My name is Jing Hu, and I was born in 1984 and raised in Urumqi, the capital city of Xinjiang, West China. The first three months of my birth were the first and last happy moment in my family. Then, in early 1985, I developed what appeared to be an inflammation in my lymph nodes. Treated improperly, it caused damage to my brain, leaving me in the gravest physical condition that any parent could ever imagine. My muscles became hyper-tense, my nails cut into my palms, and my legs twisted like a pair of scissors.
Fortunately, my parents didn’t give up on me. With massage, training, and a lavish amount of love, as well as help sought from the constantly overlooked realms of traditional Chinese medicine, I started to gain oral and communicative aptitudes at age three and to walk without support at age 12. Controllable mobility in my upper extremities, though improved over the years to a point where the muscles are no longer hard as rock, remains too little for me to do anything other than hold small objects in my hands and use my computer at a special desk designed by my father. No school accepted me. I was self-taught in almost everything a student should learn at school: math, Chinese, physics, chemistry, English. The last was my favorite subject and now is my career. Now I’m a published translator of six books and a member of the UK’s Chartered Institute of Linguists, and I have done all these from home, with my toes.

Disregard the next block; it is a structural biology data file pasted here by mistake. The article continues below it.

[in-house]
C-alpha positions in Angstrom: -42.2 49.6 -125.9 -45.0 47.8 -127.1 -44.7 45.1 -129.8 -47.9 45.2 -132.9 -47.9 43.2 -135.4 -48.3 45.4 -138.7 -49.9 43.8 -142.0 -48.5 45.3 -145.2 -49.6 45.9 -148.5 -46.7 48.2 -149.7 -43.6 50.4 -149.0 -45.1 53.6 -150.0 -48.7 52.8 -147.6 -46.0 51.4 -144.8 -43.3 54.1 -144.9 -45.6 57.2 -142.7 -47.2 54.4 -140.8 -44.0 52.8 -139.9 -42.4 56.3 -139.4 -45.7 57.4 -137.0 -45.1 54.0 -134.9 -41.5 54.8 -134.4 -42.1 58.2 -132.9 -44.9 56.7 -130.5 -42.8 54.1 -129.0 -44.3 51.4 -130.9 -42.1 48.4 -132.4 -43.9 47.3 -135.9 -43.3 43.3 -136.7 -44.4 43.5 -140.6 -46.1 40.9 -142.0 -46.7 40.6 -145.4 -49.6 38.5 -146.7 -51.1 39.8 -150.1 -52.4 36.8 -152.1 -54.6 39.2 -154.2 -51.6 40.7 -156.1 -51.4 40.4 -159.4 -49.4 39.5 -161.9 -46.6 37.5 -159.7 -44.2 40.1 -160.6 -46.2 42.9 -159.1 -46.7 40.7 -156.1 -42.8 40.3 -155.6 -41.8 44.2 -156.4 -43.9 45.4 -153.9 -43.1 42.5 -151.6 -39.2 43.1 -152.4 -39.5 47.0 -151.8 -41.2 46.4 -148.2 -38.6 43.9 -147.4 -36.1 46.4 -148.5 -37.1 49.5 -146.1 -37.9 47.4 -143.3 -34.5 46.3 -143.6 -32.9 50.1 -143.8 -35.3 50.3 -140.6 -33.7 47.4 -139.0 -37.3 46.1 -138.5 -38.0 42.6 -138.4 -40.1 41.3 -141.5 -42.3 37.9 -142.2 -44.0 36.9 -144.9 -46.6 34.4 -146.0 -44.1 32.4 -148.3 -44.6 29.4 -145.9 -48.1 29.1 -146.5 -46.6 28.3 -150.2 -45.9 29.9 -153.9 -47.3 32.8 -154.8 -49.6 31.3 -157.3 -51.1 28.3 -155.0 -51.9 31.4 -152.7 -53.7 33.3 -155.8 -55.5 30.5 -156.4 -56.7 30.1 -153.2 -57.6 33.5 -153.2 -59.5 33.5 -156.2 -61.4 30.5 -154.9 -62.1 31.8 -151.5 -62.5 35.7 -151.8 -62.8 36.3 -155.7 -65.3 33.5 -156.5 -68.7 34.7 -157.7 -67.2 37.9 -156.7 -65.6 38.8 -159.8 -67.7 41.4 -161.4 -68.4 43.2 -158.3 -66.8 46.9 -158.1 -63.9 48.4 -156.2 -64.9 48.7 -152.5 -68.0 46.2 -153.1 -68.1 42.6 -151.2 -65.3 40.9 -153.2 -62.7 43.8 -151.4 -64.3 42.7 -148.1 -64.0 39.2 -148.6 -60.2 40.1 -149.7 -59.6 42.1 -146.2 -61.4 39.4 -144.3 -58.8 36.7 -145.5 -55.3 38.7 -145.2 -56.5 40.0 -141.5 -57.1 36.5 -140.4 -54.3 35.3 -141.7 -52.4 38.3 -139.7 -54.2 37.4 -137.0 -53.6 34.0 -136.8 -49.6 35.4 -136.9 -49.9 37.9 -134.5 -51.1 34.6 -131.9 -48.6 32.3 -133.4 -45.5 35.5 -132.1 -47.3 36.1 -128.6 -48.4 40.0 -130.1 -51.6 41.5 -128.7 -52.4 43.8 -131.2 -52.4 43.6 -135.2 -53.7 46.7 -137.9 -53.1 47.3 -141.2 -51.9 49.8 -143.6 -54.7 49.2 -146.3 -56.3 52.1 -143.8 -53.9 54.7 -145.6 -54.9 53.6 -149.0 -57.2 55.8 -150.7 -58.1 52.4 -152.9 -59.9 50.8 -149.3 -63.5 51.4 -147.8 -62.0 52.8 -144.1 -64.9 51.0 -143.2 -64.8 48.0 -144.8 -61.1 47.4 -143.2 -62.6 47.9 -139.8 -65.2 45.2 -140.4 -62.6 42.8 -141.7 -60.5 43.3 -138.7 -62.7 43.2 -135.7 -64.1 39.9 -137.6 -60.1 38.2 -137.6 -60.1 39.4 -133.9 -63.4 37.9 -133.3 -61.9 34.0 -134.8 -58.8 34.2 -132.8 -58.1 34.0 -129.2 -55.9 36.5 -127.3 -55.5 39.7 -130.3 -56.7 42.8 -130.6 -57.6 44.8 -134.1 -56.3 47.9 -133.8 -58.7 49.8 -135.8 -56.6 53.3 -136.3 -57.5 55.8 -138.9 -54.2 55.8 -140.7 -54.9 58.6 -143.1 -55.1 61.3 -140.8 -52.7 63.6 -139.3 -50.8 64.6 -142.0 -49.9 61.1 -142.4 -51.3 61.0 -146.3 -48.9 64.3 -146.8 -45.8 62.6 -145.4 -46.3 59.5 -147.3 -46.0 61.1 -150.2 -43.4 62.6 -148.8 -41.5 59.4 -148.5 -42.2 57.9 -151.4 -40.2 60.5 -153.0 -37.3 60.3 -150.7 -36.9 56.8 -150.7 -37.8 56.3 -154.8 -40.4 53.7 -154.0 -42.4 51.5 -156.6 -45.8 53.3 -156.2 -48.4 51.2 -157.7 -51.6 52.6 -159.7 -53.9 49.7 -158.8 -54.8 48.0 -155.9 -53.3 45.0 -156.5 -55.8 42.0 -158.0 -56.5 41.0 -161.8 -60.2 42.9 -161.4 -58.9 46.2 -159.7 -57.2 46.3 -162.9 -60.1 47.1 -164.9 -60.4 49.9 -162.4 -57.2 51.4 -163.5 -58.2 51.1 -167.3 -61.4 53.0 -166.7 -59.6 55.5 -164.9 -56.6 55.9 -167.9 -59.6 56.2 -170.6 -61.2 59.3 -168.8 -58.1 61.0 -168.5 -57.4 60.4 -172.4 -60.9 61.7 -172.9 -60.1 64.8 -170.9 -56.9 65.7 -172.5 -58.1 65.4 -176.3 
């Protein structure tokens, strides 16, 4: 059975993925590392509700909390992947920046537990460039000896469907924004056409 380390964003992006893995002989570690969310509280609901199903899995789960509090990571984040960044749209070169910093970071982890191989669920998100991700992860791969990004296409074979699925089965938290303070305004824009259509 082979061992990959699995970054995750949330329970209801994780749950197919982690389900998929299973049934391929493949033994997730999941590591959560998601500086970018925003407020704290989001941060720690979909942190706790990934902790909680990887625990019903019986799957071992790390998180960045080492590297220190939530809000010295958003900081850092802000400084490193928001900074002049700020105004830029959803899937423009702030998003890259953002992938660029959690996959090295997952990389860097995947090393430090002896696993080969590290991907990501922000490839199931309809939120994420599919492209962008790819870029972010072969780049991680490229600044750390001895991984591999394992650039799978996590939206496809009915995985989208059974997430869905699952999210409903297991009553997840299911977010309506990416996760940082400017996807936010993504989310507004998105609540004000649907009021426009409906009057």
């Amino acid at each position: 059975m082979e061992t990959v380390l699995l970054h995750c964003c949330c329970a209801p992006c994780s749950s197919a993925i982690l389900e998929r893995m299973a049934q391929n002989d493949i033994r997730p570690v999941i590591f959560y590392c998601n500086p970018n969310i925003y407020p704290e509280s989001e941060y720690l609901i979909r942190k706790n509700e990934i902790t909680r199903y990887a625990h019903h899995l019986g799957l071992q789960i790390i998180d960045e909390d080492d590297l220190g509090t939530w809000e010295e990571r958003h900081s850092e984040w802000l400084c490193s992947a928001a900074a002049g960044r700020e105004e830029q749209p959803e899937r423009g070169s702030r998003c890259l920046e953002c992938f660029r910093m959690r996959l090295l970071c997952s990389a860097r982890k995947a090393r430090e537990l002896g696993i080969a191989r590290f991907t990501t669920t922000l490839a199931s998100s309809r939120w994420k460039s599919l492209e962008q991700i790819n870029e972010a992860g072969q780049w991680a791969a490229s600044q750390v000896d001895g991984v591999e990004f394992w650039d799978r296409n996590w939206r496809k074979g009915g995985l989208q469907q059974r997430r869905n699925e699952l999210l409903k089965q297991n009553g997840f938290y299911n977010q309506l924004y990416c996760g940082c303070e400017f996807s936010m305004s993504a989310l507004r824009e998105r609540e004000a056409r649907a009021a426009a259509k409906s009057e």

The Stage of Love
I take my last step into the pool of light. Everything seems so painfully out of focus and in constant motion. A black shadow in the shape of a camera rolls back and forth along a rattling rail. Some shining particles around the hostess’s eyes declare their proud existence while the others are shrinking to total nothingness at the slightest movement of a muscle. As quickly as I try to grab a train of thought, it slips away.